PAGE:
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What Is an Inversion Table Supposed to Do?
The theory behind inversion table use is that by flipping your body over, you are able to unload the bones, joints and discs in the low back. This is thought to create a traction force through the spine, and it has been theorized that traction can decrease low back pain. Another name for inversion tables or inversion therapy is gravitational traction.
Are There Risks Assosciated with Inversion Tables?
The most common risks associated with inversion tables are an unsafe rise in blood pressure, a rise in pressure in the eyes (glaucoma), or a rise in heart rate. It is therefore recommended that if you have glaucoma, high blood pressure, or cardiovascular disease you check with your doctor before attempting inversion therapy. That being said, there is little research to guide one in assessing the safety of inversion therapy in these conditions and therefore it would probably best to avoid inversion therapy if one has these conditions.
Inversion Tables and Low Back Pain
Most studies indicate that inversion therapy does cause some traction force through the lumbar spine. One study found as much as a 3 mm separation between lumbar vertebrae during inversion therapy. So the question arises: Does lumbar traction help low back pain?
A review of available research was published in 1995 and found that most studies about the efficacy of traction for LBP were of poor quality. Those studies that were of high quality were not able to demonstrate that lumbar traction helps LBP. A paper in the 2001 issue of Physical Therapy Journal examined published evidence for various treatment modalities for acute (< 4 weeks of pain), sub-acute (4-12 weeks), and chronic (> 12 weeks) non-specific LBP. In short, the findings indicated that traction for acute, sub-acute and chronic LBP received a grade of “C” (no benefit demonstrated).
A 2012 study evaluating inversion therapy hypothesized that inversion therapy would reduce the need for a surgical procedure in subjects with sciatica due to single level disc protrusion. The results of this study do support this:
“Surgery was avoided in 77% in the inversion group while it was averted in only 22% in the non-inversion group. Previous trials of traction have not reported on avoidance of surgery as an outcome measure and this trial has addressed that issue.”
In 2014 a survey performed to review the benefits of lumbar traction in LBP concluded:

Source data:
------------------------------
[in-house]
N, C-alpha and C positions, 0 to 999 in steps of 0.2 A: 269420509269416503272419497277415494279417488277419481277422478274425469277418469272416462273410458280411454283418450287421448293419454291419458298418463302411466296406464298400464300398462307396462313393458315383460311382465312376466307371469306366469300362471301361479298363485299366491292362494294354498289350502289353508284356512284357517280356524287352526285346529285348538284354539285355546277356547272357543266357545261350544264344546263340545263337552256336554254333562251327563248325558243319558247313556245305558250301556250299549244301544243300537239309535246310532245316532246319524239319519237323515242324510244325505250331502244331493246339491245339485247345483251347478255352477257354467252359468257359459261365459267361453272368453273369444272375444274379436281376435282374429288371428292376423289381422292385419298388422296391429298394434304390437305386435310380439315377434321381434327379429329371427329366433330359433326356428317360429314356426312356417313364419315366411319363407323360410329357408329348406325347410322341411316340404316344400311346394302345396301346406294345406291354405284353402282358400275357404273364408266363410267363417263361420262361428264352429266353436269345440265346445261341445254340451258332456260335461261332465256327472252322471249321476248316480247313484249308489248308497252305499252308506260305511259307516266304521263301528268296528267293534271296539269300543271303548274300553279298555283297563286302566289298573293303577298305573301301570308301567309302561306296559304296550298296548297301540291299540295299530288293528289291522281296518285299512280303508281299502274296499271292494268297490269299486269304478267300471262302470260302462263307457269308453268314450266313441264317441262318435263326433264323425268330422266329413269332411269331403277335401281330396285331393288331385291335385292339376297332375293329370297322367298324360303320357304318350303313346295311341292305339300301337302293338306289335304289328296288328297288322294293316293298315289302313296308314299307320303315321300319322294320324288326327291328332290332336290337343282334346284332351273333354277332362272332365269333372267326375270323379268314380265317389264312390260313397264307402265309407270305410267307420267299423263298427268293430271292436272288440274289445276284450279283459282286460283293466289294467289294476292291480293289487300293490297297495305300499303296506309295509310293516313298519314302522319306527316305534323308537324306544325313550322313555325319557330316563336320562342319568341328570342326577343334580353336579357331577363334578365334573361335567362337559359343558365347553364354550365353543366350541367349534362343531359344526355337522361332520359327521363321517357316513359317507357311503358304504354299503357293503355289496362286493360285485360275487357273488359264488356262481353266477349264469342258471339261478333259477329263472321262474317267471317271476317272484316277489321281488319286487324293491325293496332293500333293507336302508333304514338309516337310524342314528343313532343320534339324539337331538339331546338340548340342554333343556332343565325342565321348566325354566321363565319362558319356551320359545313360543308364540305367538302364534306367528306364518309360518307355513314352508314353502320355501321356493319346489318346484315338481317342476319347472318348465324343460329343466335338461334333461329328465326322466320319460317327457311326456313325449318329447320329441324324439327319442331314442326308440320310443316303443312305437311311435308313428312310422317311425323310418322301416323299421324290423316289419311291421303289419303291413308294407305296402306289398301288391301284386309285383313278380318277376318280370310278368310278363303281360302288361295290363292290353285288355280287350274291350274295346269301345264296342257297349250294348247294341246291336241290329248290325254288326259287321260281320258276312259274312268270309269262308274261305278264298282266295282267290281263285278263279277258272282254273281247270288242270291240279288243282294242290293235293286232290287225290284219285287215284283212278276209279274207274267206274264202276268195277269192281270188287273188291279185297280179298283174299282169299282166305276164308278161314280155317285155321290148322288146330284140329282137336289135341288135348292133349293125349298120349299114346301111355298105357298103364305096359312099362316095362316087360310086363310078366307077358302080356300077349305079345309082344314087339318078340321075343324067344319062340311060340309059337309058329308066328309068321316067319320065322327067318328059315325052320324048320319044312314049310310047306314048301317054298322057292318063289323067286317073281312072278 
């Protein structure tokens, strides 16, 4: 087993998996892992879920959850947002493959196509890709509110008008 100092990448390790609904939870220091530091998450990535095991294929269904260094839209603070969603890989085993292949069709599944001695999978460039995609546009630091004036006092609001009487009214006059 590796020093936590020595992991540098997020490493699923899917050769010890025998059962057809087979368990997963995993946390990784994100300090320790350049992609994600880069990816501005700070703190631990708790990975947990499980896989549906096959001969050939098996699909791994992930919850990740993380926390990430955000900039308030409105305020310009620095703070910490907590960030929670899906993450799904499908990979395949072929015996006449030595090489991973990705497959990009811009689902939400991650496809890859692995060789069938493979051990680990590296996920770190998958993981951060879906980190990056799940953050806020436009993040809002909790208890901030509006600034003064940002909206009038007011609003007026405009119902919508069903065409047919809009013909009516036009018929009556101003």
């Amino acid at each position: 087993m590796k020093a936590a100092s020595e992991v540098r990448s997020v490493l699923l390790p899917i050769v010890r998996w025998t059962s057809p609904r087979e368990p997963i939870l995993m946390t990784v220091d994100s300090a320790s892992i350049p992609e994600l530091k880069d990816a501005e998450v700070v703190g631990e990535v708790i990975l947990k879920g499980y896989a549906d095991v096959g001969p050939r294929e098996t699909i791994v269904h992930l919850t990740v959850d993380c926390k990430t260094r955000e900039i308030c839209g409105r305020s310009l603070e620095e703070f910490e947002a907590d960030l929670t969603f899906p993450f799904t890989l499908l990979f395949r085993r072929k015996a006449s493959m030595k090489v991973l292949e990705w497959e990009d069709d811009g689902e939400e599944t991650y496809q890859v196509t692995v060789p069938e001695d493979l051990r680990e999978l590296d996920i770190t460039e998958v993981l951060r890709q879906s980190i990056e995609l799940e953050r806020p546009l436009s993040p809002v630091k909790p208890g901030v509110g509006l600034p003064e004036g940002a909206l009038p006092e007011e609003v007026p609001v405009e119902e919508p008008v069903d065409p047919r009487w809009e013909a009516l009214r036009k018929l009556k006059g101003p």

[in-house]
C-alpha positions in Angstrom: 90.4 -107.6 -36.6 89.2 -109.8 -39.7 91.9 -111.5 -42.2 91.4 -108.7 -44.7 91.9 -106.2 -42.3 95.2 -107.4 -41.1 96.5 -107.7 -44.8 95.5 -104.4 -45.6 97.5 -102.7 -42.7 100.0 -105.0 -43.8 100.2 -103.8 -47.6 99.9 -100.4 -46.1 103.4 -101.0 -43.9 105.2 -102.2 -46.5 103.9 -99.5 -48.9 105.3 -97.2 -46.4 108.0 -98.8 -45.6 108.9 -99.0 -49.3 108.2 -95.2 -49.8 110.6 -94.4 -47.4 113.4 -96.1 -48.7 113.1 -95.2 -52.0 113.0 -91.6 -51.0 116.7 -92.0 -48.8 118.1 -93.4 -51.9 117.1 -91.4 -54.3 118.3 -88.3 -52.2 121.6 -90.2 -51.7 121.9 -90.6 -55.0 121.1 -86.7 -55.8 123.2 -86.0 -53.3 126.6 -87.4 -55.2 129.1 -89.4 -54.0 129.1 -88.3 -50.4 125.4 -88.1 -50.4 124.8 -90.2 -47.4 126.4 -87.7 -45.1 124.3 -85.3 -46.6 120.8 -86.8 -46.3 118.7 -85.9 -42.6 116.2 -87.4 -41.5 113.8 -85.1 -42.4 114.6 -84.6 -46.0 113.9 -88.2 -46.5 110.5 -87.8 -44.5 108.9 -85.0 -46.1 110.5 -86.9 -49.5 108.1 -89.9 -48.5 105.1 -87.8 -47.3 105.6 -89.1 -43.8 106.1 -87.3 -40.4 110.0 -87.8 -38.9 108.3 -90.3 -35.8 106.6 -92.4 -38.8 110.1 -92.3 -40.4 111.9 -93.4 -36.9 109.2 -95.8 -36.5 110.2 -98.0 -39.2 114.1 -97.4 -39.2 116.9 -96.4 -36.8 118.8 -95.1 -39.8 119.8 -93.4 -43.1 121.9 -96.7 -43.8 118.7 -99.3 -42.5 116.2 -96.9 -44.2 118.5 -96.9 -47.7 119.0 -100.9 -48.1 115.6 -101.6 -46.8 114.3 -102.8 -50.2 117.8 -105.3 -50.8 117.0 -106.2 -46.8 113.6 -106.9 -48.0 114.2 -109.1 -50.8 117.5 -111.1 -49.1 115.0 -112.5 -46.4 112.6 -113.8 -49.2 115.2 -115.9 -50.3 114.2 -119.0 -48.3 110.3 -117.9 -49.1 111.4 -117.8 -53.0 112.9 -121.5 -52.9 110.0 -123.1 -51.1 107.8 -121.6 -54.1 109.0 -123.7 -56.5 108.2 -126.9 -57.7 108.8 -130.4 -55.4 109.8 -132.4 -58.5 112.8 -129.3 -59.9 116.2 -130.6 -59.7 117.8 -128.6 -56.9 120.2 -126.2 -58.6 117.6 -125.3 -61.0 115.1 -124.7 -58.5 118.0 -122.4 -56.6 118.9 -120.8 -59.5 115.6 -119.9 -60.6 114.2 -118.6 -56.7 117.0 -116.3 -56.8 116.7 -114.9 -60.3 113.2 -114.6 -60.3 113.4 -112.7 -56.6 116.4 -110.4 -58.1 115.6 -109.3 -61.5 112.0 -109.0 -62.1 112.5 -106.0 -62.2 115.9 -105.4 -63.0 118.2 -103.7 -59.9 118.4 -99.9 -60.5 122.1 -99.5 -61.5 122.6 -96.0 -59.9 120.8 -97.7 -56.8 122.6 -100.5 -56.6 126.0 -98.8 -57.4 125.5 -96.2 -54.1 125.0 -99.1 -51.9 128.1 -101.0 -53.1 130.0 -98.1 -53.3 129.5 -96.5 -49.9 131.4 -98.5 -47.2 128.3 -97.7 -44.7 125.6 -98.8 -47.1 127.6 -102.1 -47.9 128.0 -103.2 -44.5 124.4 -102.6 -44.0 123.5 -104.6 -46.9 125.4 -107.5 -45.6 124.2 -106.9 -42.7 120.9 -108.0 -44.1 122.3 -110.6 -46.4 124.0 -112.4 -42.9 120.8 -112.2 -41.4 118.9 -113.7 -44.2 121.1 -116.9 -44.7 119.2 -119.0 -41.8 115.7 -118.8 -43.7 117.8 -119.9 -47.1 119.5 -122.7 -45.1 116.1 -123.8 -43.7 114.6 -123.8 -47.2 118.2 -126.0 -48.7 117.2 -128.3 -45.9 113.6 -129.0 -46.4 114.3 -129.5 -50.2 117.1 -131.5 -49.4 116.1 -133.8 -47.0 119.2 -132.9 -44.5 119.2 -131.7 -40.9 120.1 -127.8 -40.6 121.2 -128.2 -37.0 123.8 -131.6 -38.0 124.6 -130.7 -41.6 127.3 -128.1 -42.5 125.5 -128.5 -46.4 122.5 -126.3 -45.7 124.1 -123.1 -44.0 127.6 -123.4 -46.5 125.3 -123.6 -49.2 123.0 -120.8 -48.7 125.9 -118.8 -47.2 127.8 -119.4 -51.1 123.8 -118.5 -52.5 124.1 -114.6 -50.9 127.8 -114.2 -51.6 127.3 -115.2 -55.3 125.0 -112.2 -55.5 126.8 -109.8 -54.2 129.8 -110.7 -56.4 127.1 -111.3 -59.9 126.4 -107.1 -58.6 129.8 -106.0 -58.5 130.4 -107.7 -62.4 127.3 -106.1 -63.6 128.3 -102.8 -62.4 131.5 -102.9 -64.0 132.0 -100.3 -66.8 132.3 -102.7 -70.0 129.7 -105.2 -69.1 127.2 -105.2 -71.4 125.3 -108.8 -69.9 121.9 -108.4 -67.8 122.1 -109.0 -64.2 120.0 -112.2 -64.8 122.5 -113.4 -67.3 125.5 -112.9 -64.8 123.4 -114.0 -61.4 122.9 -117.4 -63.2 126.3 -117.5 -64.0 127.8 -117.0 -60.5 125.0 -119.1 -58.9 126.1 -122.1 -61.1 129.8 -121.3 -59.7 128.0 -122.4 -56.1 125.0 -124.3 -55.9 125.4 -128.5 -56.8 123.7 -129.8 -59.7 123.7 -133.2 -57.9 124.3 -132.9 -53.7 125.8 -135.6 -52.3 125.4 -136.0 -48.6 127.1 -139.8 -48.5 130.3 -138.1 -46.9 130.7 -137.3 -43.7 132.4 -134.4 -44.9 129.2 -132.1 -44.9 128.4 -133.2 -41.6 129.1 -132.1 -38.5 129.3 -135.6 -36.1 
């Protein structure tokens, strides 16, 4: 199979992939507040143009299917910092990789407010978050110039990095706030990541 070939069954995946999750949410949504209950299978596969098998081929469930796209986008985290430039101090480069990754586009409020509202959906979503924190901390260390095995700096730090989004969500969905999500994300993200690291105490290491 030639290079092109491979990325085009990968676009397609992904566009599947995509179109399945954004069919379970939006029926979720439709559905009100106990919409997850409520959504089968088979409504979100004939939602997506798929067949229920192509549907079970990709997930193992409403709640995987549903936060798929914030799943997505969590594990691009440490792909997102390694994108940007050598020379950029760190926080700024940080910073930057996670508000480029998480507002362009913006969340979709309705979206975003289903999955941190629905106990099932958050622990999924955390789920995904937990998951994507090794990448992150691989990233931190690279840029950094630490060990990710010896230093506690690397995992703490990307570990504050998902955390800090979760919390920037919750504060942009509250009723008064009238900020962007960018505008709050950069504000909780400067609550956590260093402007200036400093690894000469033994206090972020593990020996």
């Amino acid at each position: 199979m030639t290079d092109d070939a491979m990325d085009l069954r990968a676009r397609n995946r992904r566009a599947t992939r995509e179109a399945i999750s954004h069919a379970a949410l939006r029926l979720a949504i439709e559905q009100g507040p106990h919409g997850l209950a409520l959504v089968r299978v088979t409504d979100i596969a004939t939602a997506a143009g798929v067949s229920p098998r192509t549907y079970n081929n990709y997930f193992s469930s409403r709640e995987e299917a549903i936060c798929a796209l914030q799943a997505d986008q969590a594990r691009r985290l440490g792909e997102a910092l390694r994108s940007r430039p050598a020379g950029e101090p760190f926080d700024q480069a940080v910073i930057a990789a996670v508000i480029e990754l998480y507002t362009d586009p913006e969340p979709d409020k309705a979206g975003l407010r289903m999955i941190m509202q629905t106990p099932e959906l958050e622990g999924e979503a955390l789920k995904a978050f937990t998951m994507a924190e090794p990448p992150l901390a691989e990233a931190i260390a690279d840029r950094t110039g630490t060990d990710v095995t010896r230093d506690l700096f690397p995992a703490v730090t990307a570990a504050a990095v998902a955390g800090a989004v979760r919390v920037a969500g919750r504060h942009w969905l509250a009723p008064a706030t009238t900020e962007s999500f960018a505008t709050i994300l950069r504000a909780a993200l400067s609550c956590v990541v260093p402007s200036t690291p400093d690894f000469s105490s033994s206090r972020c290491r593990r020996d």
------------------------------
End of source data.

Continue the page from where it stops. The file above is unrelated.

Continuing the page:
“Several biases can be introduced by limited quality evidence from the included studies. Lumbar traction seems to produce positive results in nerve root compression symptoms. Data in degenerative and discogenic pain are debatable. To date, the use of lumbar traction therapy alone in LBP management is not recommended by the best available evidence.”
To date, no other high quality studies have been published to investigate these findings.
While lumbar traction and inversion therapy may help LBP and reduce the need for surgery, definitive studies are lacking to establish the true benefits. Safety concerns are present for those with high blood pressure, glaucoma and heart disease and inversion therapy is not recommended in these populations.
Inversion Therapy – Overviews
- DEVELOPMENT OF INSTRUMENT TO COMBINE INVERSION THERAPY & ZERO GRAVITY CONCEPT – 2013
- The Design of a Novel Tilt Seat for Inversion Therapy – 2013
Inversion Therapy – Low Back Pain
Emphasis on Education
Accurate Clinic promotes patient education as the foundation of it’s medical care. In Dr. Ehlenberger’s integrative approach to patient care, including conventional and complementary and alternative medical (CAM) treatments, he may encourage or provide advice about the use of supplements. However, the specifics of choice of supplement, dosing and duration of treatment should be individualized through discussion with Dr. Ehlenberger. The following information and reference articles are presented to provide the reader with some of the latest research to facilitate evidence-based, informed decisions regarding the use of conventional as well as CAM treatments.
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